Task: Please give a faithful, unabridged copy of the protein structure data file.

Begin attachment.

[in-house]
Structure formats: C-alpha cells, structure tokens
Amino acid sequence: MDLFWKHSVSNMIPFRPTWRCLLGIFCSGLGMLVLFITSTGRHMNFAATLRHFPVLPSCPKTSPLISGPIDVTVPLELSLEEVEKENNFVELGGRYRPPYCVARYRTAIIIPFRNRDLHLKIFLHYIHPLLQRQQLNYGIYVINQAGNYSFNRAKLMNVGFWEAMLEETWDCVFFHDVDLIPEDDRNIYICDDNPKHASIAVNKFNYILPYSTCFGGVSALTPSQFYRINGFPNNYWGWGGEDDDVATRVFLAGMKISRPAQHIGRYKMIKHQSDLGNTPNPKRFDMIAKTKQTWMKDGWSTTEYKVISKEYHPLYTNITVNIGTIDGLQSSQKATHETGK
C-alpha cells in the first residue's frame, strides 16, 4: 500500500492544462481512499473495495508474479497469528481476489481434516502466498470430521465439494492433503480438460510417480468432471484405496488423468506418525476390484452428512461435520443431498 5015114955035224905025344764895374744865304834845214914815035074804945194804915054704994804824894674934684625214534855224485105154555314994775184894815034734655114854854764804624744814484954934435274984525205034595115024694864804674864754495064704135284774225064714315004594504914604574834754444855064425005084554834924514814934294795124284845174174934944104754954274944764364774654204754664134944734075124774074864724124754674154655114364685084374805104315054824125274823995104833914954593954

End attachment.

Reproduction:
[in-house]
Structure formats: C-alpha cells, structure tokens
Amino acid sequence: MDLFWKHSVSNMIPFRPTWRCLLGIFCSGLGMLVLFITSTGRHMNFAATLRHFPVLPSCPKTSPLISGPIDVTVPLELSLEEVEKENNFVELGGRYRPPYCVARYRTAIIIPFRNRDLHLKIFLHYIHPLLQRQQLNYGIYVINQAGNYSFNRAKLMNVGFWEAMLEETWDCVFFHDVDLIPEDDRNIYICDDNPKHASIAVNKFNYILPYSTCFGGVSALTPSQFYRINGFPNNYWGWGGEDDDVATRVFLAGMKISRPAQHIGRYKMIKHQSDLGNTPNPKRFDMIAKTKQTWMKDGWSTTEYKVISKEYHPLYTNITVNIGTIDGLQSSQKATHETGK
C-alpha cells in the first residue's frame, strides 16, 4: 500500500492544462481512499473495495508474479497469528481476489481434516502466498470430521465439494492433503480438460510417480468432471484405496488423468506418525476390484452428512461435520443431498 5015114955035224905025344764895374744865304834845214914815035074804945194804915054704994804824894674934684625214534855224485105154555314994775184894815034734655114854854764804624744814484954934435274984525205034595115024694864804674864754495064704135284774225064714315004594504914604574834754444855064425005084554834924514814934294795124284845174174934944104754954274944764364774654204754664134944734075124774074864724124754674154655114364685084374805104315054824125274823995104833914954593954